F-16 crash- a couple of details.. [Archive] - Glock Talk

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Skyhook
01-26-2004, 05:43
$20.4 million gone in a flash.. but the pilot survived, thank goodness.
What I thought was interesting was the pre-programming aspect of the altitude choice the pilot made which actually caused the loss of the ship.

http://www.af.mil/media_center/Jan-Mar2004/0121045.shtml

engineer151515
01-26-2004, 07:44
I'm glad the pilot's OK. Plus, after the error, he maneuvered to miss the croud, before ejecting himself with a .8 second margin of escape. Not bad. I remember with the T-bird diamond 4 flew into the ground killing 4 (back in the early 1990's?). High risk stuff.

ScubaSven
01-26-2004, 10:02
Link with diagram of crash reconstruction (http://www.reviewjournal.com/lvrj_home/2004/Jan-22-Thu-2004/news/23048210.html)

Skyhook
01-26-2004, 14:28
Ok, the pilot had performed that same maneuver "200 times"!! I guess the pros can and do make mistakes. Contributing factor might be something as inocuous as a slight/early virus infection, some minor deviation in sleep routine... you name it.
Point is be aware of the business, it will kill the unsuspecting.

Wulfenite
01-26-2004, 15:47
I wonder why they dont have a special altimiter for acrobatics that can be zeroed at field elevation so that the numbers wouldent have to be calculated based on field elevation at each venue.

C150J
01-26-2004, 16:50
http://agroantirrhopus.50megs.com/T-Bird%206%20front%20ejectResized.jpg

'nuff said.

Patriot328
01-26-2004, 18:10
MAN LOOK AT THOSE FRONT SLATS!!!

Skyhook
01-27-2004, 05:20
Thanks, C150J, I had received that photo in my email but lost it.
Outstanding! One also has to wonder about the photog, eh?

Wulfenite
01-27-2004, 19:00
The other thing to notice is the haze (water vapor) on the top surface of the wing. This suggests the AOA is very high with a resultant HIGH G load.......... Then the pilot lit off the rocket under his seat. I wonder how much shorter he is today.

flybywire
01-27-2004, 19:50
Originally posted by Patriot328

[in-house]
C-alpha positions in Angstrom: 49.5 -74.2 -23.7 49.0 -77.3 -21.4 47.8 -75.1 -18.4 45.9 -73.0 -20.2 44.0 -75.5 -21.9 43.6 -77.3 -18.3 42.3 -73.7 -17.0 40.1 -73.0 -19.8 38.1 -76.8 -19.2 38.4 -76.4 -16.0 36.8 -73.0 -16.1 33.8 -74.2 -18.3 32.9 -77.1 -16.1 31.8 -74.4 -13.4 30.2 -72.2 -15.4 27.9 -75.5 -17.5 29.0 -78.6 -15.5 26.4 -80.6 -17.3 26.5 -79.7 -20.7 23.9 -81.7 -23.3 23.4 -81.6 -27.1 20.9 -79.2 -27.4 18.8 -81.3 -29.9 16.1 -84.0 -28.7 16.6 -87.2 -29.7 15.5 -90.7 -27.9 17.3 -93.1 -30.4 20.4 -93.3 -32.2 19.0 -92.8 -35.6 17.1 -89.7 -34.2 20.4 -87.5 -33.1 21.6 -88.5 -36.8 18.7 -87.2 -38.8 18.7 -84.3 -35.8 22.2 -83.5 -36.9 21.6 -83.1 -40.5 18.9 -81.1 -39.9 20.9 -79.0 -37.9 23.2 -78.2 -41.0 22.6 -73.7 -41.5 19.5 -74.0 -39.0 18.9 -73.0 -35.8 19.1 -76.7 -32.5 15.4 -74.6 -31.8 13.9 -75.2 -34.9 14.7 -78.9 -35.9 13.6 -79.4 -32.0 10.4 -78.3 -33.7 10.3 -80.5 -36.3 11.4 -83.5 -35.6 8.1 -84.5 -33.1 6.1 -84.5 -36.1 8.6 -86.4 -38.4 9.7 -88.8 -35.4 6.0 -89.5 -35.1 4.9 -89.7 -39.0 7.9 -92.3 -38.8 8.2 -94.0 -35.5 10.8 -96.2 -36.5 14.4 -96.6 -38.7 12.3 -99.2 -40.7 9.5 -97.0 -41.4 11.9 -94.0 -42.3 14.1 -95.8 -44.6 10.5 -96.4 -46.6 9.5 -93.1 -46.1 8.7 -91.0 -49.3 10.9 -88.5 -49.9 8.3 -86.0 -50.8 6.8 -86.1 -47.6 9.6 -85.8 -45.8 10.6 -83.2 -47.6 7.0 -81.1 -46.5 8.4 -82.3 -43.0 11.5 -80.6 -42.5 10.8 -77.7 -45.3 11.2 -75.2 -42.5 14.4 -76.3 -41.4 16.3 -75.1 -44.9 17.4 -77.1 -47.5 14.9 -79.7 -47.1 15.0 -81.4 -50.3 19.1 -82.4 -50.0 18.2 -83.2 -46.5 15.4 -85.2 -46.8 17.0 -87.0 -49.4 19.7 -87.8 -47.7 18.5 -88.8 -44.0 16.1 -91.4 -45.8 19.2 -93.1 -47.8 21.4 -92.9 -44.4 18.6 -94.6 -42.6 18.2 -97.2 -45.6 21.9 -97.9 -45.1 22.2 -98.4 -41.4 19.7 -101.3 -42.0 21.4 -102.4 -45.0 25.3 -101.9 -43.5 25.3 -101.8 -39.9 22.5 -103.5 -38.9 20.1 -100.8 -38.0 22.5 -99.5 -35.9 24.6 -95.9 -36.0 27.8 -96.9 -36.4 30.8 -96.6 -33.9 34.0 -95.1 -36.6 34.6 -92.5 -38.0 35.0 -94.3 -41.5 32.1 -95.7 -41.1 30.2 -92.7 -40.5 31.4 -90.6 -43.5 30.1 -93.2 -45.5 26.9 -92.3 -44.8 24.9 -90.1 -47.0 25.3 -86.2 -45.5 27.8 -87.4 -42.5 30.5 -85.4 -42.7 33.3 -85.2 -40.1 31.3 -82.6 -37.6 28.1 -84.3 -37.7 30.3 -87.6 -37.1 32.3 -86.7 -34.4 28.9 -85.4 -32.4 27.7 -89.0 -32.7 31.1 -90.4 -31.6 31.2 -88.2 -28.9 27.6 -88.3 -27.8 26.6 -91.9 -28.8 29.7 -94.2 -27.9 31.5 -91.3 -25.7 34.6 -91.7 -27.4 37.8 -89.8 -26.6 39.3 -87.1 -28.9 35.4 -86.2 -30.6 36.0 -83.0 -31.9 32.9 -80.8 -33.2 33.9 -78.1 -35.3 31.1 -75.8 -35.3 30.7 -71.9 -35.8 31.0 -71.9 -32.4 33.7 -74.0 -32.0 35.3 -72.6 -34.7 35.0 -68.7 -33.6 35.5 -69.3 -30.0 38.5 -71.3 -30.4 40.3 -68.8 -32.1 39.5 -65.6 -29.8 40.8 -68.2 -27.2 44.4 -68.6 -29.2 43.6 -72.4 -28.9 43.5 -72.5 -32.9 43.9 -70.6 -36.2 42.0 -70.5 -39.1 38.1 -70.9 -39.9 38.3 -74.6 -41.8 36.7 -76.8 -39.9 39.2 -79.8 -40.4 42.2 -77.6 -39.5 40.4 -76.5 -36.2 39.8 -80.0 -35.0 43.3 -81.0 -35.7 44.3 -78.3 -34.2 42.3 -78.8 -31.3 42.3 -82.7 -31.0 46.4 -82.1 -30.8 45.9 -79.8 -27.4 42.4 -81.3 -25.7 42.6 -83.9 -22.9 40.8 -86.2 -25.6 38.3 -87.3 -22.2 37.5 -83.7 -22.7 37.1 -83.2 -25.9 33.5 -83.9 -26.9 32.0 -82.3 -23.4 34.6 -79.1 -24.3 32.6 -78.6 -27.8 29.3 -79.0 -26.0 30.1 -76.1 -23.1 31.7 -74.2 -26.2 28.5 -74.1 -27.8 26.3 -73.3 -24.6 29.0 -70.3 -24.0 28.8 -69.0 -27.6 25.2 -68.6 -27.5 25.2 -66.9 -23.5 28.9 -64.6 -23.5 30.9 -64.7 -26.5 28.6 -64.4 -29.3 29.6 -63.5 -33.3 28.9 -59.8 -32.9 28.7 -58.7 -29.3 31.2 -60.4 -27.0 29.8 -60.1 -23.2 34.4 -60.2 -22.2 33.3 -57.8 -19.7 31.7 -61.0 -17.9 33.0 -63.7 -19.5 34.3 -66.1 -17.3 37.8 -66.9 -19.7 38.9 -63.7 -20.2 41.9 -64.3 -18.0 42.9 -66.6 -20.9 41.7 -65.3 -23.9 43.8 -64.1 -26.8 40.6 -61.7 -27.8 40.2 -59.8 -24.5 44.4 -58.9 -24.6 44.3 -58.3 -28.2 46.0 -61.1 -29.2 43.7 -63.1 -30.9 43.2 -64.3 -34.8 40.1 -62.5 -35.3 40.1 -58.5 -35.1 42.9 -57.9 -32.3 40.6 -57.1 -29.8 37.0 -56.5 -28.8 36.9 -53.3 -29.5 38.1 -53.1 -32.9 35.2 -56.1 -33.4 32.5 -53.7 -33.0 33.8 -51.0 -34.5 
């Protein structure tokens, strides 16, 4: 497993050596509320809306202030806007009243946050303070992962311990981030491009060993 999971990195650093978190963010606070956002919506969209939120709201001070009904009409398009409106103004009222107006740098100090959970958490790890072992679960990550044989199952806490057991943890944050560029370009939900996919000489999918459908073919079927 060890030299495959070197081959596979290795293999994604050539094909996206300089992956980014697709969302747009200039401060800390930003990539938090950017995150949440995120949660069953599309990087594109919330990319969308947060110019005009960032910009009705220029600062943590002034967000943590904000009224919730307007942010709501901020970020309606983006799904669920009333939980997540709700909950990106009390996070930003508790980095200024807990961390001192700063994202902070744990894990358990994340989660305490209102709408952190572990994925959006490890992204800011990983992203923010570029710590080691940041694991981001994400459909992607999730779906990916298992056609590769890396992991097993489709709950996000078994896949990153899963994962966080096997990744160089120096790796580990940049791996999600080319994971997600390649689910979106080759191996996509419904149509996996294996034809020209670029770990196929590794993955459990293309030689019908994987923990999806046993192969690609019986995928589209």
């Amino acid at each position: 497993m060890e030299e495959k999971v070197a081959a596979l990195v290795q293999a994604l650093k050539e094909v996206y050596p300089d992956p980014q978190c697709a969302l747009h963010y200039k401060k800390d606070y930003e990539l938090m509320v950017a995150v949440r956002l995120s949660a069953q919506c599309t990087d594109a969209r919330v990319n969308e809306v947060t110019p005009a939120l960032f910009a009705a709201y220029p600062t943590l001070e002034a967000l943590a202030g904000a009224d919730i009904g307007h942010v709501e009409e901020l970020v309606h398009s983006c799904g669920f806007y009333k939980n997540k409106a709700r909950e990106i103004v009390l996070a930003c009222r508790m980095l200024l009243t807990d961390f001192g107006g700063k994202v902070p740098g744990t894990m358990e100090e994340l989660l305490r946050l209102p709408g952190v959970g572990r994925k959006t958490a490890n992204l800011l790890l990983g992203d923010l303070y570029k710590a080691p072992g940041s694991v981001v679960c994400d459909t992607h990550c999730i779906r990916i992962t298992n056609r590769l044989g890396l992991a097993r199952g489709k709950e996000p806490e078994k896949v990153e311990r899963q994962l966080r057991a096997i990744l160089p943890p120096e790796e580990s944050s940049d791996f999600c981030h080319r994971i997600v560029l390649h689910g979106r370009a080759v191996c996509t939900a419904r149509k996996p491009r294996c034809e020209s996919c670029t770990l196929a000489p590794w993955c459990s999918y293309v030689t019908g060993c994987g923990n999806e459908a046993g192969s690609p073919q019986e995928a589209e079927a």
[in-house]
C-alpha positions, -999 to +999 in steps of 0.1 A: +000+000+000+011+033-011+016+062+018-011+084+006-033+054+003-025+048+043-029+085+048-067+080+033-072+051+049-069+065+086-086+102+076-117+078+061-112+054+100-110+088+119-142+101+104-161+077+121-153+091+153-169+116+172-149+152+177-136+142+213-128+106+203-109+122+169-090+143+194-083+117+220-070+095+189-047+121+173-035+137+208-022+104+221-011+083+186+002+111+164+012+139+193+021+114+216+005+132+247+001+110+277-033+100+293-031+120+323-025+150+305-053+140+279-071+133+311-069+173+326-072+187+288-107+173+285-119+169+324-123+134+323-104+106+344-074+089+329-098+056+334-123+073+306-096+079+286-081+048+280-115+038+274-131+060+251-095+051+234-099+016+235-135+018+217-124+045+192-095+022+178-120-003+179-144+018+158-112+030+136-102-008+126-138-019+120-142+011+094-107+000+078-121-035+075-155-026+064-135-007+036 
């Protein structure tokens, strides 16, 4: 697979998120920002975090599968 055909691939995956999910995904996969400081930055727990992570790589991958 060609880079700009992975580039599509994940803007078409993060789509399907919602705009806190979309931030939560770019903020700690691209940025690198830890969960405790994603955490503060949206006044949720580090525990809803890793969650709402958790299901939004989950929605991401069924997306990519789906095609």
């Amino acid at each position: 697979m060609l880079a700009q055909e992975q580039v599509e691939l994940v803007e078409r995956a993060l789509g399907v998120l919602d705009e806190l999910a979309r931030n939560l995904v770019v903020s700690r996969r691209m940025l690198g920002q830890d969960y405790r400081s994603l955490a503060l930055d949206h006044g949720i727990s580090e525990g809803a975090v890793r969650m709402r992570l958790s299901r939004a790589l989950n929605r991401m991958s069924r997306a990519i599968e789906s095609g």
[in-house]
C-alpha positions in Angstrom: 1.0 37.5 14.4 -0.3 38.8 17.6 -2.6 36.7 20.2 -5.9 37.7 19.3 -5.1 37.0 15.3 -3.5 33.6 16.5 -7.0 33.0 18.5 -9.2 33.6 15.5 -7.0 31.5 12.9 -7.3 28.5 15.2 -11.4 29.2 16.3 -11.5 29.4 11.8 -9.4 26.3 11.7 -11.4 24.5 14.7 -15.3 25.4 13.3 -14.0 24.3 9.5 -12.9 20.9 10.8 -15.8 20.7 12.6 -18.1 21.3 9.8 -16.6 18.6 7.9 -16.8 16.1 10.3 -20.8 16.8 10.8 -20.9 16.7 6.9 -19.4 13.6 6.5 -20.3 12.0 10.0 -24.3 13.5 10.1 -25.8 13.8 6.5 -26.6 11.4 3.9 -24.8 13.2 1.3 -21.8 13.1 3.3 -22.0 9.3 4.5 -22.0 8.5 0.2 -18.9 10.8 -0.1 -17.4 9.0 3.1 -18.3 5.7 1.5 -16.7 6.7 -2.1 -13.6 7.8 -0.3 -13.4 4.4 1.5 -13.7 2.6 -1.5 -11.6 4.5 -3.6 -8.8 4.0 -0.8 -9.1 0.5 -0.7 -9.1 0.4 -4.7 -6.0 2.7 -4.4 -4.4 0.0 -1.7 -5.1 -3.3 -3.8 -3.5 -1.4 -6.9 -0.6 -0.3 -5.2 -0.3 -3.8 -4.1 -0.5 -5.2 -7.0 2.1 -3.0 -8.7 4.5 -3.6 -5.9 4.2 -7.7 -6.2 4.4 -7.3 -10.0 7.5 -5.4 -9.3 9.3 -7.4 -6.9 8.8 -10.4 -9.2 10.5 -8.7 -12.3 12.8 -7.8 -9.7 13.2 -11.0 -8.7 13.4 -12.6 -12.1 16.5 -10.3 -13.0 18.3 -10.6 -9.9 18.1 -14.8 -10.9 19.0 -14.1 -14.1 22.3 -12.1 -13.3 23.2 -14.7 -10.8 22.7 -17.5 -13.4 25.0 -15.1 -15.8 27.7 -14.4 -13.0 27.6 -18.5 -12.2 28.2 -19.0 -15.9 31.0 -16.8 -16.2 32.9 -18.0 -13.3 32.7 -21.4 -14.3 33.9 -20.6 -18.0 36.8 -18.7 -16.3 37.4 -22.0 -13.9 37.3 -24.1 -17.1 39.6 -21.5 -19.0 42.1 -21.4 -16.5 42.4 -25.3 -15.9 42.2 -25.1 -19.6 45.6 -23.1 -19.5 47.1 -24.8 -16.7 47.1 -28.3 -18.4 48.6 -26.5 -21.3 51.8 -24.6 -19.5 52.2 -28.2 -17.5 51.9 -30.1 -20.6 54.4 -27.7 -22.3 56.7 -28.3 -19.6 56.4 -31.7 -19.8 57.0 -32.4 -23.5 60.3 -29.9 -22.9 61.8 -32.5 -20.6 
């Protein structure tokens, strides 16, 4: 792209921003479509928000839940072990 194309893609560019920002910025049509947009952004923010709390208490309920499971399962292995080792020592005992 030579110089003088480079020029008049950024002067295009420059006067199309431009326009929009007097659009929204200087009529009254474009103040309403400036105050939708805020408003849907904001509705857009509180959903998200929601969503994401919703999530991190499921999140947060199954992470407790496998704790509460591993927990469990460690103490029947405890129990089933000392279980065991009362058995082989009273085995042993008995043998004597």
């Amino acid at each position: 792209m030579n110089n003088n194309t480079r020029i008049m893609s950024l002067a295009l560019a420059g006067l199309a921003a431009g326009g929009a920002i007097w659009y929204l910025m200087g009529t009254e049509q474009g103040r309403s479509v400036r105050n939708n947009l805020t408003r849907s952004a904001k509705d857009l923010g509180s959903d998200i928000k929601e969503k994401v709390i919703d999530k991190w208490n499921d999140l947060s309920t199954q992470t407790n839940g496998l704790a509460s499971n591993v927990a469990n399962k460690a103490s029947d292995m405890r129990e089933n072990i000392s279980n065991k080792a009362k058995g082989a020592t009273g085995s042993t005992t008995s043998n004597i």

MAN LOOK AT THOSE FRONT SLATS!!!
The slats maneuver automatically proportionally to the AOA (in this case quite high), and as I recall, align themselves approximately into the relative wind. Looks like he had recovered the nose (to above level), but the AOA was so high he was descending rapidly(obviously).

Look at the "dig" the rear stabs have - he had a lot of aft stick just prior to pulling the handle.

Texas T
01-27-2004, 21:29
Do fighters carry flight data recorders like commercial airliners? Do any of the military aircraft carry them?


T

flybywire
01-28-2004, 02:24
Originally posted by Texas T
Do fighters carry flight data recorders like commercial airliners? Do any of the military aircraft carry them?T
My information is a little dated, but as of about 10 yrs ago, no fighters carried flight data recorders. However, with current electronic flight controls, etc., I wouldn't be surprised if some data couldn't be recovered at a crash site.

I don't know about the heavies.

9x19mm
01-28-2004, 04:49
And here is the video

www.f-16.net/PhotoGallery/album44/aby.mpg

Stay Safe ;)

Wulfenite
01-28-2004, 07:49
Thats great.

Its a pretty smooth hi-res video, but the ejection sequence is only 2 frames that I could detect. He's flying, the canopy is off and he's a little compressed, he's out except for his foot, then the screen is dark where the video is lost (crash presumably).

Looking at the elevator its hard to detect any control surface movement. I wonder if that means he was at full direction or if its just a bad camera angle.

Wulfenite
01-28-2004, 07:52
Another cool picture sequence of the same crash. http://www.authphoto.com/maatbirds/tbpage.htm

C150J
01-28-2004, 15:48
Here's an un-cropped, hi-res version of the pic I posted (notice the parking lot below him!)...

http://jetcareers.com/images/eject.jpg

J.

M2 Carbine
01-28-2004, 21:13
Is that some picture, or what?;P

Skyhook
01-29-2004, 06:56
That pic makes my pulse quicken and my palms sweat. Close encounter!!

Wulfenite
01-29-2004, 09:03
I bet he caught heck from his wife when she saw that.

flybywire
01-30-2004, 21:22
Originally posted by engineer151515
I'm glad the pilot's OK. Plus, after the error, he maneuvered to miss the croud, before ejecting himself with a .8 second margin of escape. Not bad.
Looking at the cockpit mounted recording, I see no evidence of maneuvering to avoid the crowd - that would have been left or right turns. (There was never any need to.) Once on his back, his pull thru the split-s was straight thru, wings level.

From that video, note he selected AB (left arm outboard and forward) about 2 sec before ejecting. That's probably about the time he knew he was in real trouble. You can see from the still pic of the ejection that the AB was lit, (orange light behind the acft; all the fire/smoke over top the acft is from the rocket on the seat) The split-s maneuver is normally done in mil power.

He also grabbed the ejection handle with the left hand only while continuing to fly with the right hand. You're taught to pull the eject handle with both hands, but in this case continuing to pull back on the stick with the right hand until seat sequence was an excellent move that may have saved his life. He made an excellent split decision to eject. Others may have ridden it in (in denial).

Originally posted by engineer151515
I remember with the T-bird diamond 4 flew into the ground killing 4 (back in the early 1990's?). High risk stuff.
Jan 82, killing Lt Col Norm Lowery and Capts Pete Peterson, Willie Mays, and Mark Melancon. I knew all 4 very well.